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Deviance

Social deviance is a term that refers to forms of behavior and qualities of persons that others in society devalue and discredit. So what exactly is deviance? In this essay we are concerned with social deviance, not physiological deviations from the expected norm. In general, any behavior that does not conform to social norms is deviance; that is behavior that violates significant social norms and is disapproved of by a large number of people as a result. For societies to run with some semblance of order the problem of deviance is essential and intrinsic to any conception of social order. It is problematic because it causes a disruption, but it is essential because it defines our boundaries as a society. It is intrinsic to a conception of order in that defining what is real and expected, defining what is acceptable, and defining who we are - always done in opposition to what is unreal, unexpected, unacceptable and who we are not. If we can accept the reality of change, then designations of deviance are crucial in locating the shifting boundaries of our socially structured reality. (Erikson, 1964) What is perceived as deviant behavior is subject to change depending on our position, place and time. Different cultures have different levels of social order and control, therefore making what can be seen as a deviant behavior in one culture highly acceptable in another. When we define someone or some group as deviant - we strengthen our own position and simplify our response to the "other": we can ignore, expunge, destroy, or rehabilitate them. We convince ourselves of our own normalcy by condemning and controlling those who disagree. Deviance is a phenomenon situated in power: Winners are the good and the normal; Losers are the sick, the crazy, and the evil. Deviance therefore exists in opposition to those who attempt to control it - to those who have power. (Phofl, 1994) Deviance is not a matter of the cost or consequences o...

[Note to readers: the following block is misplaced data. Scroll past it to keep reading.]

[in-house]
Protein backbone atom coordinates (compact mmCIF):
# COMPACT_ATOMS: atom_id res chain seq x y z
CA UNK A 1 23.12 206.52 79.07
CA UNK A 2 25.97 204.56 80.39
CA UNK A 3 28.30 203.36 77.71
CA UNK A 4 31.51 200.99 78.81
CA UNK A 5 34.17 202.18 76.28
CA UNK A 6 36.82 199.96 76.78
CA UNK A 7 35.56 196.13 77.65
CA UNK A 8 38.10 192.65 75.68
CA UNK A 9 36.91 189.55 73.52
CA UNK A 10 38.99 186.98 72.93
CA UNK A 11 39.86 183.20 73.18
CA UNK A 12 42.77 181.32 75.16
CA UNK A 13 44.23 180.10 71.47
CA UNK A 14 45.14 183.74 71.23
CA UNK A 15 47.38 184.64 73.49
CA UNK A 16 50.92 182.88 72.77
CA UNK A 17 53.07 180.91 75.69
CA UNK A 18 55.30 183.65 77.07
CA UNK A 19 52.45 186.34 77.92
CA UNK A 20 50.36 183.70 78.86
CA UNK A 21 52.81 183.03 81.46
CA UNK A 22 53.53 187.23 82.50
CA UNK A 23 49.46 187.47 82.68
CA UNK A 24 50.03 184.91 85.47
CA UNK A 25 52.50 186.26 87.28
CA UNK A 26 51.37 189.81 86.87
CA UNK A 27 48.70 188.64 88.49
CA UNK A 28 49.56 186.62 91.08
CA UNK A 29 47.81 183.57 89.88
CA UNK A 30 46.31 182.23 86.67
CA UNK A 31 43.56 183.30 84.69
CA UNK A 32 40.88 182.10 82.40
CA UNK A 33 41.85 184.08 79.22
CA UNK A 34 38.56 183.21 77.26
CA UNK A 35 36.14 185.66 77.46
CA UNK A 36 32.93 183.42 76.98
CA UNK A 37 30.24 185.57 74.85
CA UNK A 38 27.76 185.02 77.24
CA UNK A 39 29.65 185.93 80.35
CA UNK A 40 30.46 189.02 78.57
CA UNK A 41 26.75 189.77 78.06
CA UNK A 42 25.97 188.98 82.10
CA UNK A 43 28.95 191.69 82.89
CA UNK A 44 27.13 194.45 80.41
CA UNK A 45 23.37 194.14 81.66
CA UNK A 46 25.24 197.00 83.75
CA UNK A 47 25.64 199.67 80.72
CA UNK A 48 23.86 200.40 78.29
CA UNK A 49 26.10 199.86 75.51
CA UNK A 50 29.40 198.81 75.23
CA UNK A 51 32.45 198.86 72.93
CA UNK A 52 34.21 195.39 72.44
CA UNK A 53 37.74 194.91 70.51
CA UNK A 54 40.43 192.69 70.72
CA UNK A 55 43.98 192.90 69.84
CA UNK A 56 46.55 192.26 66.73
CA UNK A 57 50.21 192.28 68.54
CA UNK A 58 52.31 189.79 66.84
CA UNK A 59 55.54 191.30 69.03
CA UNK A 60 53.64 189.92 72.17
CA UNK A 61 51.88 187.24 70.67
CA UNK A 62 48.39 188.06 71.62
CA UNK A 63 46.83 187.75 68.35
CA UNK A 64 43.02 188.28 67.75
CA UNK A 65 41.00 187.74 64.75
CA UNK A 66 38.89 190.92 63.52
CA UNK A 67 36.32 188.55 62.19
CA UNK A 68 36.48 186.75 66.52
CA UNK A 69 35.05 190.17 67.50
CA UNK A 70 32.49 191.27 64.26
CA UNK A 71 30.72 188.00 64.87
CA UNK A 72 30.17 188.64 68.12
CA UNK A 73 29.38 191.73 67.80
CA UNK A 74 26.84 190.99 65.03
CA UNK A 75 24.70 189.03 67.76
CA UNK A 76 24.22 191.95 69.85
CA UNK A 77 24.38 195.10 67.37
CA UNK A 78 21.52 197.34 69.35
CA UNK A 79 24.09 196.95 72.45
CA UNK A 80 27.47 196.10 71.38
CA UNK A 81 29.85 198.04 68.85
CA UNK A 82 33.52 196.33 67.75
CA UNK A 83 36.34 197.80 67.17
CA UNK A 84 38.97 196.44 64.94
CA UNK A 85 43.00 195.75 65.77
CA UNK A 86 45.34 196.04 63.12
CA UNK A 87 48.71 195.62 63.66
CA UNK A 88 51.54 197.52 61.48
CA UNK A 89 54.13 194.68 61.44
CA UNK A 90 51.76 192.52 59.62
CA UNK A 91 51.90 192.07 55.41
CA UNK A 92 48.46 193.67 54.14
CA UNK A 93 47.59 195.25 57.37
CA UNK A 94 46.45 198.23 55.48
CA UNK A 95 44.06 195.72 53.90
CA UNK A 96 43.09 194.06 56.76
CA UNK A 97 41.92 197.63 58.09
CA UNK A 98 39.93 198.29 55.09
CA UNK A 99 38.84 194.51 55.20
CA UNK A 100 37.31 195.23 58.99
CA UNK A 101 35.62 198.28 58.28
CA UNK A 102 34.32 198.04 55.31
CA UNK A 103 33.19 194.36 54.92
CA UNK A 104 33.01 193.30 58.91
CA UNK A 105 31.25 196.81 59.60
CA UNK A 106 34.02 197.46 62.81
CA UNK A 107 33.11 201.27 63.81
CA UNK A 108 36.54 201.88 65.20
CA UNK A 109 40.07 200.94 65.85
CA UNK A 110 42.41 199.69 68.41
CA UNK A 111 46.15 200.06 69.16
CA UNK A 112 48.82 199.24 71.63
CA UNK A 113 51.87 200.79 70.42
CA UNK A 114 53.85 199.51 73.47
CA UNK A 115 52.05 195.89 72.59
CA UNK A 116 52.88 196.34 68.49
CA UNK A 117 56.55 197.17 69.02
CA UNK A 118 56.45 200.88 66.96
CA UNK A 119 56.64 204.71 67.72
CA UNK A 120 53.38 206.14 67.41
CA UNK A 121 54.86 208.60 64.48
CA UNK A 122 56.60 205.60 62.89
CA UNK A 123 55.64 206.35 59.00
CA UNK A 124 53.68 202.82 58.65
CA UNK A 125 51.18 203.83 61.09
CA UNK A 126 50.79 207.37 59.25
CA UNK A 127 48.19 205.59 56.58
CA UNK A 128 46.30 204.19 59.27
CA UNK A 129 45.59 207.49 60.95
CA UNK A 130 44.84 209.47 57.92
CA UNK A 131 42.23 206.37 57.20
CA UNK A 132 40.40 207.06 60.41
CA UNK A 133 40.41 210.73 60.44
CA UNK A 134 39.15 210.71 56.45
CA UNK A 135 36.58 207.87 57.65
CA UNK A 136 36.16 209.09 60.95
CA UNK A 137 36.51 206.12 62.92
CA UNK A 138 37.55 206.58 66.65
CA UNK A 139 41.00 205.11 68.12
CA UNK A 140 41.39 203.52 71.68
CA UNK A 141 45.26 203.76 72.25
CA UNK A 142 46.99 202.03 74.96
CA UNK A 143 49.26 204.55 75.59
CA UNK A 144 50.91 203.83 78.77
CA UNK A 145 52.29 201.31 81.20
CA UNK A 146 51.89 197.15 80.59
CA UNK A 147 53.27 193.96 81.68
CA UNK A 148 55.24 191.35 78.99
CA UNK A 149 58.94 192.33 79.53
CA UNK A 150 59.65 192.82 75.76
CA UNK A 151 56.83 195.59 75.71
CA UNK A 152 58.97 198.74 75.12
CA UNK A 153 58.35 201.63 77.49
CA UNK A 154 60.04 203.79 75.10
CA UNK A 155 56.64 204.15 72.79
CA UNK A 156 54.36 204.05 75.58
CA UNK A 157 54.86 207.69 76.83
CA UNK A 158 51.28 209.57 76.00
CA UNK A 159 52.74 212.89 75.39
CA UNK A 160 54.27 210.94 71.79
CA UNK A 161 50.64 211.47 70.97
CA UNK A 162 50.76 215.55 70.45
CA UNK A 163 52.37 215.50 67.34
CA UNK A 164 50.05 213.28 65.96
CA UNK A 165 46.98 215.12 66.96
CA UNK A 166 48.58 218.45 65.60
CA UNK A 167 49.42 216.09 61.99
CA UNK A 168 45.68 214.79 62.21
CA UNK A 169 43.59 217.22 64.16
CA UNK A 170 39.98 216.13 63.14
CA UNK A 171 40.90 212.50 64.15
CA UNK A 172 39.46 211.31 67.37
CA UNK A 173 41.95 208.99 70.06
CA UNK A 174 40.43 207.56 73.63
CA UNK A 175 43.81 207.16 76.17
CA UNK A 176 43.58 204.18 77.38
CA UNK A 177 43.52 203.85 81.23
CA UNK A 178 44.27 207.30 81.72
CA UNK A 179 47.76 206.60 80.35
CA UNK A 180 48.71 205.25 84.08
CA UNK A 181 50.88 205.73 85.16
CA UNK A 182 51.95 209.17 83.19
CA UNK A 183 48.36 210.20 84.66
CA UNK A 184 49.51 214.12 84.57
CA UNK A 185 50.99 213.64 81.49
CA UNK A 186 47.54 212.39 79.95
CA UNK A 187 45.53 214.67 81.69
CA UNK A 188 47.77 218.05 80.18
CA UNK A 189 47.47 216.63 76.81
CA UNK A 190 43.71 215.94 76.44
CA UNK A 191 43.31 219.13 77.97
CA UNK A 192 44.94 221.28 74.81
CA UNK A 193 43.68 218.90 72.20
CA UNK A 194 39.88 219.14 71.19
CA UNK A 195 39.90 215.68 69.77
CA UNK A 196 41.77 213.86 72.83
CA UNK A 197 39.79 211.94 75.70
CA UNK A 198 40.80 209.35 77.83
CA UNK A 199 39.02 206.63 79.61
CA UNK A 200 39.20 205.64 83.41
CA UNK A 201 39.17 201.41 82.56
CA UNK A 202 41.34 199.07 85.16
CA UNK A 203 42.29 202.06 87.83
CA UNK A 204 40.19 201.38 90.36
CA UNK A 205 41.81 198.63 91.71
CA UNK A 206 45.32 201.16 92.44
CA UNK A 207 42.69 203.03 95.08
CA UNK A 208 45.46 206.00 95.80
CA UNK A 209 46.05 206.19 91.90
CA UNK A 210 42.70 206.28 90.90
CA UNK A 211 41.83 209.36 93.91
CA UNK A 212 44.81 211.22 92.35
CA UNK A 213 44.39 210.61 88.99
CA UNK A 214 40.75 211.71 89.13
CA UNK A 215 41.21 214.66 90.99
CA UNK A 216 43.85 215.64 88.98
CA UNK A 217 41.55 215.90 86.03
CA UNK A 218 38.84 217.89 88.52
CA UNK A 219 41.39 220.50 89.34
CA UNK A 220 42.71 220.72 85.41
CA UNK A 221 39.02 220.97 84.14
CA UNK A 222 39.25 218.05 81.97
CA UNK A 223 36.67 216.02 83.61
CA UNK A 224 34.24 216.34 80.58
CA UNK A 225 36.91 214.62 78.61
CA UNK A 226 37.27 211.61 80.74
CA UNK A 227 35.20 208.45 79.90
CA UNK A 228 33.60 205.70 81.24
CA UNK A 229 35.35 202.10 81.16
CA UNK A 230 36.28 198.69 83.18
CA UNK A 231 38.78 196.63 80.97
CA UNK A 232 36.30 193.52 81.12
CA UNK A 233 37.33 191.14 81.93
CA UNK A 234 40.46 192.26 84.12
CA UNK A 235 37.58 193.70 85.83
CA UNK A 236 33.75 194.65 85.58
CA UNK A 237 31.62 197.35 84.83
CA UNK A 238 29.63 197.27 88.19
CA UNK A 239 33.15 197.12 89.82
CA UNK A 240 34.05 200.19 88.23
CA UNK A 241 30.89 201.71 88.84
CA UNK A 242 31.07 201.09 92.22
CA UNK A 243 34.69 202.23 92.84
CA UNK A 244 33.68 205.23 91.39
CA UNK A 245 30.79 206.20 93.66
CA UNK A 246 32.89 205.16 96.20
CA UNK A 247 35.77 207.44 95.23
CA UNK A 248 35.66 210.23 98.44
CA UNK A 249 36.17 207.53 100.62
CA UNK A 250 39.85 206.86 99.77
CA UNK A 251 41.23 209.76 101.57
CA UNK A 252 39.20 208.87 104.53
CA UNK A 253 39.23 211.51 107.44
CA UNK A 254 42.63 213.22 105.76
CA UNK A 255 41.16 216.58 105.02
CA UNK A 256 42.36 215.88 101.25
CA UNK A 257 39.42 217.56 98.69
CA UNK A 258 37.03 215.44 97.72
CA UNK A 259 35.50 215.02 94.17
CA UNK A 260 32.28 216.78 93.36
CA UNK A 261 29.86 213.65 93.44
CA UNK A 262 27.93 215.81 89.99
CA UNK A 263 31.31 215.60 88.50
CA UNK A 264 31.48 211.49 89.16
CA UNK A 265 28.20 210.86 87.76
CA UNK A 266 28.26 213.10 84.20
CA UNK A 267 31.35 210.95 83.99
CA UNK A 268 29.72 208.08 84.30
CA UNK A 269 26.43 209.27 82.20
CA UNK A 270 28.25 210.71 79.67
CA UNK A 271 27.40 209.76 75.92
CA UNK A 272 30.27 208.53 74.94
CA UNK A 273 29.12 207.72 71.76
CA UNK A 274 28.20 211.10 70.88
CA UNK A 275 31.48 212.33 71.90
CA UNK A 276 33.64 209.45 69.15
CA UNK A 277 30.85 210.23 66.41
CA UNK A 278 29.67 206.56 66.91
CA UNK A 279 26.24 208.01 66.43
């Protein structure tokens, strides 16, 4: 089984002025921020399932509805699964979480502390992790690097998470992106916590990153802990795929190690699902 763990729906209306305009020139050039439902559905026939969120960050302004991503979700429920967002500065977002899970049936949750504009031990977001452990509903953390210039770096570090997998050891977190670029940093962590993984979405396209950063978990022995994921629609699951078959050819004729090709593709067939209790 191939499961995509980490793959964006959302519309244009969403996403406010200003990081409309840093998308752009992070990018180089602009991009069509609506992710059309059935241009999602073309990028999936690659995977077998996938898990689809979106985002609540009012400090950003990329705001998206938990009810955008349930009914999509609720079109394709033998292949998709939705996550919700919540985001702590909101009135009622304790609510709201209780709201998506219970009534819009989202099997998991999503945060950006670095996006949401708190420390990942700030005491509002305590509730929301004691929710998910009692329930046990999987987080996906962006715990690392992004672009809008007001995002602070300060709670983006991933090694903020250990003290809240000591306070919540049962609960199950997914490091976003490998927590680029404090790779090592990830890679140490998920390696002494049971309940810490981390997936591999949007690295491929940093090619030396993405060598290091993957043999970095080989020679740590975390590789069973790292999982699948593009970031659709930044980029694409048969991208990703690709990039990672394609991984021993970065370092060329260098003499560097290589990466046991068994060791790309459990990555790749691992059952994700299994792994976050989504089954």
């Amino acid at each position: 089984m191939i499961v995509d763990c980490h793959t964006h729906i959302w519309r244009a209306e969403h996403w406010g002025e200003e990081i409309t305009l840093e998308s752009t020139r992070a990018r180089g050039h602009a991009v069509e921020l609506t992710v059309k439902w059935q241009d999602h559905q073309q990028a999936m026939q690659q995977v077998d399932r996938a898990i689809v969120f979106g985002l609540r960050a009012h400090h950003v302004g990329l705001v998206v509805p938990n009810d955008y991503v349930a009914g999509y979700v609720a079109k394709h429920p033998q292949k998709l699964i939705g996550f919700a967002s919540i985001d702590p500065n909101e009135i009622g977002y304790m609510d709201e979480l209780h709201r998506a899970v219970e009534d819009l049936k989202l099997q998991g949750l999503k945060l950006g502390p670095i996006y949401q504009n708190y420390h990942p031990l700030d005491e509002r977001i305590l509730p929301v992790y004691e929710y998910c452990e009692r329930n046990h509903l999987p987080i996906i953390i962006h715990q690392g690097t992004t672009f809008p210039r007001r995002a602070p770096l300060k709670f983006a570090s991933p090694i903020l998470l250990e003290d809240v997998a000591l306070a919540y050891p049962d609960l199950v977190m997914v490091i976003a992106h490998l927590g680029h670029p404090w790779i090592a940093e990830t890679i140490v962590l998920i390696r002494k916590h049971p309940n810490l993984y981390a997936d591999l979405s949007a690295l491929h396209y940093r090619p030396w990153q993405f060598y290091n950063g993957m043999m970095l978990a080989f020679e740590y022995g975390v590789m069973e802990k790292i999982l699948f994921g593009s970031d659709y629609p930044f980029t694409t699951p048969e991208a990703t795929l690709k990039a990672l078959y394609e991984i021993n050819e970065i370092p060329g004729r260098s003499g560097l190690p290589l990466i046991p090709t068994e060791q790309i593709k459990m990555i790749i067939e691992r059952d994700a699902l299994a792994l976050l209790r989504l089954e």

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Deviance. (1969, December 31). In DirectEssays.com. Retrieved 04:40, October 21, 2014, from http://www.megaessays.com/viewpaper/103879.html